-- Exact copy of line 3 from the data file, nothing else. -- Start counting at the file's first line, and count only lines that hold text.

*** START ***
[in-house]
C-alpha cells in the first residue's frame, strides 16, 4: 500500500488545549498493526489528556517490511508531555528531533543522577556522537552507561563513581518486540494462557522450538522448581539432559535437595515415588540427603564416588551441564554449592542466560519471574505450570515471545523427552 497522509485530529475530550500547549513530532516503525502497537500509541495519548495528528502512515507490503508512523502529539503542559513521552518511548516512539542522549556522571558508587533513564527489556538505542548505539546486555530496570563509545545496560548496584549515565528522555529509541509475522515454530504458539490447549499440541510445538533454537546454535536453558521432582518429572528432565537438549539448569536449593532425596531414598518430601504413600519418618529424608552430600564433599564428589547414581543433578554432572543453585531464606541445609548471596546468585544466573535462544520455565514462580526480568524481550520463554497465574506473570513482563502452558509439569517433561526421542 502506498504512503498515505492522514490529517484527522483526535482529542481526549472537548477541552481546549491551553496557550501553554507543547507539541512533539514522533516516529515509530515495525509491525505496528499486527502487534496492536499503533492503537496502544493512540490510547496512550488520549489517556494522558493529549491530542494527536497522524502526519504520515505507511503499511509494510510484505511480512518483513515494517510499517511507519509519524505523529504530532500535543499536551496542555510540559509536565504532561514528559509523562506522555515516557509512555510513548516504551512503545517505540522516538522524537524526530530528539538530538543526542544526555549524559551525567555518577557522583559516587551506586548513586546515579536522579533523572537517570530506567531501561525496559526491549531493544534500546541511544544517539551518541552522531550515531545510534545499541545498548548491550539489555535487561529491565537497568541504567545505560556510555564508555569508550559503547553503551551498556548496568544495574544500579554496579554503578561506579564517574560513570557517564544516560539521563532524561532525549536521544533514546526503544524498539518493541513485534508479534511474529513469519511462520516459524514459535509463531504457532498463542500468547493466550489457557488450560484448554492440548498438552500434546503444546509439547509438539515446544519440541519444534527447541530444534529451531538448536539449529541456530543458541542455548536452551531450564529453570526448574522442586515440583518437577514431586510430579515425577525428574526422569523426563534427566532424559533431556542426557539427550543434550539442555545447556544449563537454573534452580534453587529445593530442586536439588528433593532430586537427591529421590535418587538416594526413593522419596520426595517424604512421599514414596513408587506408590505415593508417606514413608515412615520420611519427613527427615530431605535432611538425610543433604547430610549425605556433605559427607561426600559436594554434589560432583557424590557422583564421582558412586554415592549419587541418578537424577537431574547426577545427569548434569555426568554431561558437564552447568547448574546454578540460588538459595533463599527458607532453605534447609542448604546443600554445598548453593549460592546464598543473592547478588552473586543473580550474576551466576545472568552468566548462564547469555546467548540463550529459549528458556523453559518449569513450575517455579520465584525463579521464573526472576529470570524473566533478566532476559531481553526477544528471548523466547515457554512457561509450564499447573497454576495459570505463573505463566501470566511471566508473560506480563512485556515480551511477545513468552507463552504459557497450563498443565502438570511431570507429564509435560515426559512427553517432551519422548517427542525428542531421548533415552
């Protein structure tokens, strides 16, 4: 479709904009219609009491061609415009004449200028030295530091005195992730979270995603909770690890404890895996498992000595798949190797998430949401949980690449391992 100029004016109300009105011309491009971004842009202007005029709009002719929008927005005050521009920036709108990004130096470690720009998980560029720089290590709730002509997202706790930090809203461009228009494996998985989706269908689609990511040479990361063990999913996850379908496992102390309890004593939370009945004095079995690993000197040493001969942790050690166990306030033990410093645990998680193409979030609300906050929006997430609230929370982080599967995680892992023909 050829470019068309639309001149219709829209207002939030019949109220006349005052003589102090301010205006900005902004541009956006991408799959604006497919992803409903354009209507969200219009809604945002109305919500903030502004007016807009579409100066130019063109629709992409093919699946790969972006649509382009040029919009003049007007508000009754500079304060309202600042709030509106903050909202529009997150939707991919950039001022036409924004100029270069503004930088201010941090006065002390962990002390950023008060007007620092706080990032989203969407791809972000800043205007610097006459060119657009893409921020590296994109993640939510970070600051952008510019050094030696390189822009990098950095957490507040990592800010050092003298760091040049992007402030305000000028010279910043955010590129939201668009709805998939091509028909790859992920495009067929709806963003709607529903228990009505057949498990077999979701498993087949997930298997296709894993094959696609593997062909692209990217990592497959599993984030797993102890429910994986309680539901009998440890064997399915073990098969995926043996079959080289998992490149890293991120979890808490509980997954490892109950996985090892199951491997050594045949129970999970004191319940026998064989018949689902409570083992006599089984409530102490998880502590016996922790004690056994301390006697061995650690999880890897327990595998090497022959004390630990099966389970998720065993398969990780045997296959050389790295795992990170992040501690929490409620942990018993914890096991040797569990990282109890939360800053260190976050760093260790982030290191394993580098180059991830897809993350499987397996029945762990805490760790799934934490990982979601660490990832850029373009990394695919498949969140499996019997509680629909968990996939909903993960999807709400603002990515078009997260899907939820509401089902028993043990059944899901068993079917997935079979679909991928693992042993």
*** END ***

């Protein structure tokens, strides 16, 4: 479709904009219609009491061609415009004449200028030295530091005195992730979270995603909770690890404890895996498992000595798949190797998430949401949980690449391992 100029004016109300009105011309491009971004842009202007005029709009002719929008927005005050521009920036709108990004130096470690720009998980560029720089290590709730002509997202706790930090809203461009228009494996998985989706269908689609990511040479990361063990999913996850379908496992102390309890004593939370009945004095079995690993000197040493001969942790050690166990306030033990410093645990998680193409979030609300906050929006997430609230929370982080599967995680892992023909 050829470019068309639309001149219709829209207002939030019949109220006349005052003589102090301010205006900005902004541009956006991408799959604006497919992803409903354009209507969200219009809604945002109305919500903030502004007016807009579409100066130019063109629709992409093919699946790969972006649509382009040029919009003049007007508000009754500079304060309202600042709030509106903050909202529009997150939707991919950039001022036409924004100029270069503004930088201010941090006065002390962990002390950023008060007007620092706080990032989203969407791809972000800043205007610097006459060119657009893409921020590296994109993640939510970070600051952008510019050094030696390189822009990098950095957490507040990592800010050092003298760091040049992007402030305000000028010279910043955010590129939201668009709805998939091509028909790859992920495009067929709806963003709607529903228990009505057949498990077999979701498993087949997930298997296709894993094959696609593997062909692209990217990592497959599993984030797993102890429910994986309680539901009998440890064997399915073990098969995926043996079959080289998992490149890293991120979890808490509980997954490892109950996985090892199951491997050594045949129970999970004191319940026998064989018949689902409570083992006599089984409530102490998880502590016996922790004690056994301390006697061995650690999880890897327990595998090497022959004390630990099966389970998720065993398969990780045997296959050389790295795992990170992040501690929490409620942990018993914890096991040797569990990282109890939360800053260190976050760093260790982030290191394993580098180059991830897809993350499987397996029945762990805490760790799934934490990982979601660490990832850029373009990394695919498949969140499996019997509680629909968990996939909903993960999807709400603002990515078009997260899907939820509401089902028993043990059944899901068993079917997935079979679909991928693992042993």